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Blonde: Ana de Armas plays victimised Marilyn Monroe in Andrew Dominik’s long-awaited, Netflix-backed take on the Hollywood starlet

Back in 2010, it was announced that Naomi Watts would star as Marilyn Monroe in Blonde, an adaptation of Joyce Carol Oates's sprawling, fictionalised biography of the same name, to be written and directed by Australian Andrew Dominik (The Assassination of Jesse James by the Coward Robert Ford; This Much I Know to Be True).

Folding in the icon's family history of mental illness and a childhood marred by neglect and abuse, Oates constructed her protagonist as a woman divided: the sunny, sexed-up persona Marilyn Monroe, screen goddess, versus Norma Jeane Mortensen (aka Norma Jeane Baker), the shy, stuttering girl next door, fatherless and all but abandoned by a mother who would spend most of her daughter's life in a psychiatric institution.

The growing chasm between these two selves – public-facing and private – could only resolve in tragedy; whether by an intentional or accidental act of self-destruction, Monroe was dead at 36. Her body was found in bed at her recently purchased Brentwood, Los Angeles home in the small hours of August 5, 1962, phone in hand and a riot of pill bottles crowding the night-stand.

Watts had already, famously, played the role of dissociative blonde chewed up by the Hollywood machine in Mulholland Drive – the second of David Lynch's three möbius strip-shaped Hollywood chronicles (after Lost Highway, and before Inland Empire), released in 2001, not long after Oates's book.

Watts's Mulholland Drive character puts a hit out on the more successful actress who spurned her love; in Blonde, it's Norma Jeane who falls victim to Marilyn, her own prodigious creation.

Two decades on from Lynch's film and Blonde's publication, Dominik's much-anticipated movie has finally materialised, courtesy of Netflix – though with the younger and more sultry Cuban starlet Ana de Armas (No Time to Die; Knives Out) having slipped into the juicy lead role.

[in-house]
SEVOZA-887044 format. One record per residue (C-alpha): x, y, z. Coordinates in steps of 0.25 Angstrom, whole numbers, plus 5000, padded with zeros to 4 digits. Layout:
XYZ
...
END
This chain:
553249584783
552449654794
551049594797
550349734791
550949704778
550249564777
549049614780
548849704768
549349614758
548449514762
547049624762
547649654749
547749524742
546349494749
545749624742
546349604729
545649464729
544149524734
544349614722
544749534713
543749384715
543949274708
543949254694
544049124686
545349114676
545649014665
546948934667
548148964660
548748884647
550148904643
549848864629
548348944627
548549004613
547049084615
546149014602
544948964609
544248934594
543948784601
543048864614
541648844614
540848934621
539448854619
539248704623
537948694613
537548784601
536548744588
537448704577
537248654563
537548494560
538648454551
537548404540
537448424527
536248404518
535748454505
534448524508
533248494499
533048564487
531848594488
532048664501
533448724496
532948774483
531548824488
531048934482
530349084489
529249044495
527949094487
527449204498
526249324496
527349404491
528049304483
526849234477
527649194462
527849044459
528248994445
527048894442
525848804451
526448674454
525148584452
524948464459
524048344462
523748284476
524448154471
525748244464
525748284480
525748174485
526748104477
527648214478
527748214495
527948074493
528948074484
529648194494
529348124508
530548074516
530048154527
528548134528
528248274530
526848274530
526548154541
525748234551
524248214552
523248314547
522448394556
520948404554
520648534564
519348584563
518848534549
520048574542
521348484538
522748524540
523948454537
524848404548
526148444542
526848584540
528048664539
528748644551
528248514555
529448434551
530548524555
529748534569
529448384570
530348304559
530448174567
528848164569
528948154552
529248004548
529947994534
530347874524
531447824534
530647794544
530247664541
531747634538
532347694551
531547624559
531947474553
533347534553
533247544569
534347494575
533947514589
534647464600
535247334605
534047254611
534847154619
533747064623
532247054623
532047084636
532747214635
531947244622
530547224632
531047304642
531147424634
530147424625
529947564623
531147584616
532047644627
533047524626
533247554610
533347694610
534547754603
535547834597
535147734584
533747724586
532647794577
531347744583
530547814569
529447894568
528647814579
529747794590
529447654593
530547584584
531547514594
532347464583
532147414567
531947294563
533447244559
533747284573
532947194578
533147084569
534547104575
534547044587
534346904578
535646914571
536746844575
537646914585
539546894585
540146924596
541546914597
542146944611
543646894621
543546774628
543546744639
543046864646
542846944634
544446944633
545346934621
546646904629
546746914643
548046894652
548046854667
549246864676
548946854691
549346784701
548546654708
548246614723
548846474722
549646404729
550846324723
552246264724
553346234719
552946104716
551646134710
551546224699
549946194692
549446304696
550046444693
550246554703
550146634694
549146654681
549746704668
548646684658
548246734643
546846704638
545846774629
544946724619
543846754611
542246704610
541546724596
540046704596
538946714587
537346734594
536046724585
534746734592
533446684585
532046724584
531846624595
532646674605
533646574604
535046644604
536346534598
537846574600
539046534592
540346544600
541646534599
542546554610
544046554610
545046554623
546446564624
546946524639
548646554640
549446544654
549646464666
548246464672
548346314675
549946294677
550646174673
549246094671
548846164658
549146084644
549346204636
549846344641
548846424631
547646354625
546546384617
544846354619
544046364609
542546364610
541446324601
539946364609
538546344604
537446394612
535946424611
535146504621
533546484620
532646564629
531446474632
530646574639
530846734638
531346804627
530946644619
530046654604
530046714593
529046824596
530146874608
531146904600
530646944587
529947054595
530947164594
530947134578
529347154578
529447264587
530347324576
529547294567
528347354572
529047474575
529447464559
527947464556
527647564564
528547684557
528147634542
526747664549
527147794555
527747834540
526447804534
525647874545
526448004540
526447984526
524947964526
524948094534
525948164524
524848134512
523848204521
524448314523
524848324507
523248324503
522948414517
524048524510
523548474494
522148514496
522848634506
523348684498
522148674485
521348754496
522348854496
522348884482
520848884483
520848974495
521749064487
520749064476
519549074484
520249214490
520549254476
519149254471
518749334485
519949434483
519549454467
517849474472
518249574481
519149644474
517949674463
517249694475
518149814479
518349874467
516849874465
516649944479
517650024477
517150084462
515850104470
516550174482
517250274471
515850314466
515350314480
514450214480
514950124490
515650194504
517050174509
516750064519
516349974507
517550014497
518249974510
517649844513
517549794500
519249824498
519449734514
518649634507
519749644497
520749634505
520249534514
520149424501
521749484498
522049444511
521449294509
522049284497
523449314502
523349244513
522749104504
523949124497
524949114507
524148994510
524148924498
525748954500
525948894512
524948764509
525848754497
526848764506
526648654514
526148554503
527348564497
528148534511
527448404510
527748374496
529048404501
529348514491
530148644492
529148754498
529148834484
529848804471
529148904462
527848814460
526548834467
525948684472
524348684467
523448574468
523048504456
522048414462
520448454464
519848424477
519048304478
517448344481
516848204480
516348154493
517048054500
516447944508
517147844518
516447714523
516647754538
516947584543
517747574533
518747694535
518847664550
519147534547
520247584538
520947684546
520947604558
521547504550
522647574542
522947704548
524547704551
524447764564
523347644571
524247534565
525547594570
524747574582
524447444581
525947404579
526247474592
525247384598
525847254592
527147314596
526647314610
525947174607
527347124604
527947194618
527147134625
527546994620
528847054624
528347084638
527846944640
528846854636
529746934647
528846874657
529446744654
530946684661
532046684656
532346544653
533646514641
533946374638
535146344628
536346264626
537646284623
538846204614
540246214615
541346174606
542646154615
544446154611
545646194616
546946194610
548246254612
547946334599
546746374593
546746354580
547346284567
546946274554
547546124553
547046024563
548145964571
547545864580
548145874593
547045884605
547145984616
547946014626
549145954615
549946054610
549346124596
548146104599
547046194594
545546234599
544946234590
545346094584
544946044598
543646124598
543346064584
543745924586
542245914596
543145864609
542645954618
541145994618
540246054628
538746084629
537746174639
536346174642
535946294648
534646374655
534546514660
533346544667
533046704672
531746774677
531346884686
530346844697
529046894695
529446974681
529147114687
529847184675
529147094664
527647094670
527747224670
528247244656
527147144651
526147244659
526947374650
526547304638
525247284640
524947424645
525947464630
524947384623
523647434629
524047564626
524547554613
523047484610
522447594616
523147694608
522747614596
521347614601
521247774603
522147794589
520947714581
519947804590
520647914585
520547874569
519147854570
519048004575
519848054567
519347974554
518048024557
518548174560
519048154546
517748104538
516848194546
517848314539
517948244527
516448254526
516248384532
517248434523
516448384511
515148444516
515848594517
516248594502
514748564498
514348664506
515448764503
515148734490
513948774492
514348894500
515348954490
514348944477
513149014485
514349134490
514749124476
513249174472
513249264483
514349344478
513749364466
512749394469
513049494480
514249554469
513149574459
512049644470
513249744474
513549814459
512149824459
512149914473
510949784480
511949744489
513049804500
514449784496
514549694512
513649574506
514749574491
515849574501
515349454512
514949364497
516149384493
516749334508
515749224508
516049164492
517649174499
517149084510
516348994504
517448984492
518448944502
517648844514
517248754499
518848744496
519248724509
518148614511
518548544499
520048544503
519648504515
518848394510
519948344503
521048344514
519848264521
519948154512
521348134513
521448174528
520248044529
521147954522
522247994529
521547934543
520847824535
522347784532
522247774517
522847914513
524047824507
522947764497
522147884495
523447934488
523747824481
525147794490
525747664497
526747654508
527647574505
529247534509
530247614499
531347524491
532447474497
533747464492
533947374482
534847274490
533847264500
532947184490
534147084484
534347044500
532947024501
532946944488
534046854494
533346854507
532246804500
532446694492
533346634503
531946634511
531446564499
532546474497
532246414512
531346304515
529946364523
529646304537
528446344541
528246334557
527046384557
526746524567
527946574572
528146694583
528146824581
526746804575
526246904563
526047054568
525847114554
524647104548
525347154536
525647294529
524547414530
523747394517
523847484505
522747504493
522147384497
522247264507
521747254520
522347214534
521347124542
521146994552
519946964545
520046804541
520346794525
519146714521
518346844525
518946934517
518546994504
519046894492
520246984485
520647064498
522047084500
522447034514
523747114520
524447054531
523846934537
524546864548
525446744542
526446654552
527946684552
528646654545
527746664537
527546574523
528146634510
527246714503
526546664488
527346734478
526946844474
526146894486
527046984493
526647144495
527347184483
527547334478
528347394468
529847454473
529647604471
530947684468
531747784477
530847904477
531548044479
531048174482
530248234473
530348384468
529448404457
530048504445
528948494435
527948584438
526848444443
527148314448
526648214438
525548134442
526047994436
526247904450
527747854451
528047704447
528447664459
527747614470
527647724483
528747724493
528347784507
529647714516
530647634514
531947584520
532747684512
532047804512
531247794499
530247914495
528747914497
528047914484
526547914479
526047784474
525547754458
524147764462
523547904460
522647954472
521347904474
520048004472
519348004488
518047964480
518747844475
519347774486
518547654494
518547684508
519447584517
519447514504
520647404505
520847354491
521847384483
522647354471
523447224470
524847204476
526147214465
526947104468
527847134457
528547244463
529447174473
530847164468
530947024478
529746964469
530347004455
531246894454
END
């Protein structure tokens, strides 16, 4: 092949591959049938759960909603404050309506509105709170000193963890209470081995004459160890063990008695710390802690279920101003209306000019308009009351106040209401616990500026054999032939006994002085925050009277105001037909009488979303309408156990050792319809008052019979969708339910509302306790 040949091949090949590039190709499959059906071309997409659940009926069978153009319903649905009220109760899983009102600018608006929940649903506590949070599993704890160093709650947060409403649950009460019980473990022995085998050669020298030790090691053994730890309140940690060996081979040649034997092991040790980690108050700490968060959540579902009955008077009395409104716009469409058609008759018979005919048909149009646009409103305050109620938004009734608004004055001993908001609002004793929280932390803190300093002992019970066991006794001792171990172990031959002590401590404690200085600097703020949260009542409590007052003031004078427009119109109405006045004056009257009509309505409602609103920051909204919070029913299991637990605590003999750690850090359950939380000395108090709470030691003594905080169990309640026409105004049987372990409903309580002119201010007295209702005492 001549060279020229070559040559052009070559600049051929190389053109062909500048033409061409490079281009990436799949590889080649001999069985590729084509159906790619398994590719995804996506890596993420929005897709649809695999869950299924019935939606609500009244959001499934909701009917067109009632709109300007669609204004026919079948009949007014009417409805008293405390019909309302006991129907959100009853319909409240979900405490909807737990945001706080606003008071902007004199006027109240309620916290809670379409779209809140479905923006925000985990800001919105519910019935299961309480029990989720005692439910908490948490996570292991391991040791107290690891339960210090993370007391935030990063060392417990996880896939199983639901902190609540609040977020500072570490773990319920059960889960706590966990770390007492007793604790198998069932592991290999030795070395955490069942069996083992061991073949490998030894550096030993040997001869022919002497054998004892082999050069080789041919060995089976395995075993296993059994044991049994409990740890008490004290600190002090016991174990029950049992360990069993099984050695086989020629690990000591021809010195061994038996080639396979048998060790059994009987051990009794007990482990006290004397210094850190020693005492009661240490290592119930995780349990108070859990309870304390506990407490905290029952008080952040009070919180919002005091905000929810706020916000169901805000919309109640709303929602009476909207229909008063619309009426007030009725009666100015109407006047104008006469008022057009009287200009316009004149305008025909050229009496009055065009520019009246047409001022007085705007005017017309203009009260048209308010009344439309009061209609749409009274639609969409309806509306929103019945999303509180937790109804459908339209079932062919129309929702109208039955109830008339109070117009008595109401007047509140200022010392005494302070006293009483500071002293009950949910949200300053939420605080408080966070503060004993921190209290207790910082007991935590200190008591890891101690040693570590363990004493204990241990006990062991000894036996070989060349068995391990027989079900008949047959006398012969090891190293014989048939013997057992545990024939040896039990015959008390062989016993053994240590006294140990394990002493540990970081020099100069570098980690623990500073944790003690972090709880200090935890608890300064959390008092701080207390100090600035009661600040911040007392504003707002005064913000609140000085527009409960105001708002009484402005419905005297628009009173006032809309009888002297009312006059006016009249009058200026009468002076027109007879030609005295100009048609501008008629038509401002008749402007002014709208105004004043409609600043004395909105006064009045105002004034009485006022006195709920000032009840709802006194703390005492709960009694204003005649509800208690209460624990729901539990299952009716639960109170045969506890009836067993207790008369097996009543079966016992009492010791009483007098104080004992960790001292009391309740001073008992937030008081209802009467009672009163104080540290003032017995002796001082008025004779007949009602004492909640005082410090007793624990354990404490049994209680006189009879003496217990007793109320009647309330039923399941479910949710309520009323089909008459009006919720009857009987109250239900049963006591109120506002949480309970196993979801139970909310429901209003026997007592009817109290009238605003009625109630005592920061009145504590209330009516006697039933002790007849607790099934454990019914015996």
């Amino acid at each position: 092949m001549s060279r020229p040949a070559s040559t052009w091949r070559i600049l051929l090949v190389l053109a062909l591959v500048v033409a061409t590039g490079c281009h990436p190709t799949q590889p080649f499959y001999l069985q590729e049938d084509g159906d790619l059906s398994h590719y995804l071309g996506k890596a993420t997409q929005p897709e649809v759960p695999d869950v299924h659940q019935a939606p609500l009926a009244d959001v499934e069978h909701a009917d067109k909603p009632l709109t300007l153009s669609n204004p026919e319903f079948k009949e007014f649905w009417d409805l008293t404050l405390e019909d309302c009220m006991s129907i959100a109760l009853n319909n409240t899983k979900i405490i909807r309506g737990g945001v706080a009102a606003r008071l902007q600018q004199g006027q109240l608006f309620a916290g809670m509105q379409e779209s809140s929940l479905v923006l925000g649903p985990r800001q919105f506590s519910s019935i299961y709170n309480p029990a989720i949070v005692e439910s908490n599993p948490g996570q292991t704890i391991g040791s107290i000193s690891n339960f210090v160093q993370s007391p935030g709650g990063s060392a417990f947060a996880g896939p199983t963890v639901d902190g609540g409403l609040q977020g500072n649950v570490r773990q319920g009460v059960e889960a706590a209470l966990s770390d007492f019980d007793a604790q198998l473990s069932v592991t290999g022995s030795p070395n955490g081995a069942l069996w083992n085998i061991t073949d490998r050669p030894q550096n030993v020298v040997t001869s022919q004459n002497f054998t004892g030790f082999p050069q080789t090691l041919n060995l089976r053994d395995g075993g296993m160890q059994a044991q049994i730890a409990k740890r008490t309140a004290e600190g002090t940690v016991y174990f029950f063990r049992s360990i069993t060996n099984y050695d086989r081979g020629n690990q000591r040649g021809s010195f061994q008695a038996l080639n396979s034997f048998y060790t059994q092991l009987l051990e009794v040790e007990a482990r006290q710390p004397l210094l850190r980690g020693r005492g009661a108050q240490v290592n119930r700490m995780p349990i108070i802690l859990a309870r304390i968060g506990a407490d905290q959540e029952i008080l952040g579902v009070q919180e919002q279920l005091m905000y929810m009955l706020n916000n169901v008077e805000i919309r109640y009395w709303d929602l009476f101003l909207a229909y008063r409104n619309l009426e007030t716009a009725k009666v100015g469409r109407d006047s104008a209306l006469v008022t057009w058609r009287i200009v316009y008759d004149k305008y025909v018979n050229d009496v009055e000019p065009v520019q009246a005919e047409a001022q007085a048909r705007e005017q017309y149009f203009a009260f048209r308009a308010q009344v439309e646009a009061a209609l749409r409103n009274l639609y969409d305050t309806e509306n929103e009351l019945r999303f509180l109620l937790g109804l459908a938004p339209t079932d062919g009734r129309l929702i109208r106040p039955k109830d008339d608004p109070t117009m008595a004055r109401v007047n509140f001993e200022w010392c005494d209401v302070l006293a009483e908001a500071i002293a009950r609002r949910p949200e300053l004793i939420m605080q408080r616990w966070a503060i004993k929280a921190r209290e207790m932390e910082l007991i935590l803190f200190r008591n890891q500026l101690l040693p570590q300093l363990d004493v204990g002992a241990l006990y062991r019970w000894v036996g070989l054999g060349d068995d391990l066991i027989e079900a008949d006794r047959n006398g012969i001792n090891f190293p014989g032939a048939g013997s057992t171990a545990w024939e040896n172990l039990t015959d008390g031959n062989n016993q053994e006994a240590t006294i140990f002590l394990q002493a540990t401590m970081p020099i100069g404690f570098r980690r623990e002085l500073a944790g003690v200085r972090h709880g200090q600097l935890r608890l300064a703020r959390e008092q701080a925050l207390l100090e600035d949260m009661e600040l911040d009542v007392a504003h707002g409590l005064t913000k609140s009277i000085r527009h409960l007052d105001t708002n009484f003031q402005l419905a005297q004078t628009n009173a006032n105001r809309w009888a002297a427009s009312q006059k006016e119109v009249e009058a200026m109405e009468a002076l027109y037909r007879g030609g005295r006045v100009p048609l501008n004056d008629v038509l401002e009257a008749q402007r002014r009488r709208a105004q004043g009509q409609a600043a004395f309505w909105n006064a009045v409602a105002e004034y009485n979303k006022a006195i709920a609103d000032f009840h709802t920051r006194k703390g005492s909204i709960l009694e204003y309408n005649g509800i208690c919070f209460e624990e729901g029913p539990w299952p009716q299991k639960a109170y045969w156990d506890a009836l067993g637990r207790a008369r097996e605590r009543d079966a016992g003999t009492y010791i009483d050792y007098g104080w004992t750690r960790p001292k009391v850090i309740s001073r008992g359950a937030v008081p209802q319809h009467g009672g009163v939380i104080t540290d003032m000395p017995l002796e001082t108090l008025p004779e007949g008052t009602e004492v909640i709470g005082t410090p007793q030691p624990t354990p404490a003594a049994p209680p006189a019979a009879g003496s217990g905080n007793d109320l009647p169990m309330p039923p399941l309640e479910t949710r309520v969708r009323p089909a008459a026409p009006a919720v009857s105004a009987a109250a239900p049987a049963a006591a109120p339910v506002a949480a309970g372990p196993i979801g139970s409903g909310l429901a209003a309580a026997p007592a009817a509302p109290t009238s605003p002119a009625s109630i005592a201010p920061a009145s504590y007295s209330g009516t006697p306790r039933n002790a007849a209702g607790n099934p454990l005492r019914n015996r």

Prior to its Venice Film Festival debut, Blonde made headlines for getting slapped with an NC-17 rating by the United States ratings board – the first film slated for streaming to be deemed unsuitable for viewers 17 or under.

While Marilyn, all voluptuousness in figure-hugging silks and satins, was something of an icon of indecency in her day, an NC-17 rating augurs a level of explicit imagery that would never have survived the censors in the buttoned-up 50s – titillating some, while making others wonder: what moments of intimacy, what awful indignities, would Dominik stage for public consumption in the deceased's name?

So, so many.

Blonde's near 3-hour run time – from its star's childhood to her deathbed, punctuated by a barrage of flashbacks and -forwards – accommodates plenty of nudity, sex, and sexual violence.

On top of that, there's the vaginal POV shot of an abortion, the toilet-POV shot of Marilyn vomiting, and the groin-POV shot of Marilyn sucking off JFK.

I would ask that you forgive my crass language, but you needn't forgive Dominik's utterly and unintentionally crass film; there is no hint here of the humour that makes John Waters's transgressions, for instance, so wickedly delightful.

Blonde hews closer to the provocations of the incorrigible Gaspar Noé, but Lynch is the most obvious touchstone. There's the increasingly hallucinogenic storytelling style, evoking its leading lady's descent into madness and addiction, the strangely stilted dialogue, and a score (by Dominik regulars Nick Cave and Warren Ellis) that cribs freely from Angelo Badalamenti (distractingly so in one climactic sequence, set to a dead ringer for the Twin Peaks theme song).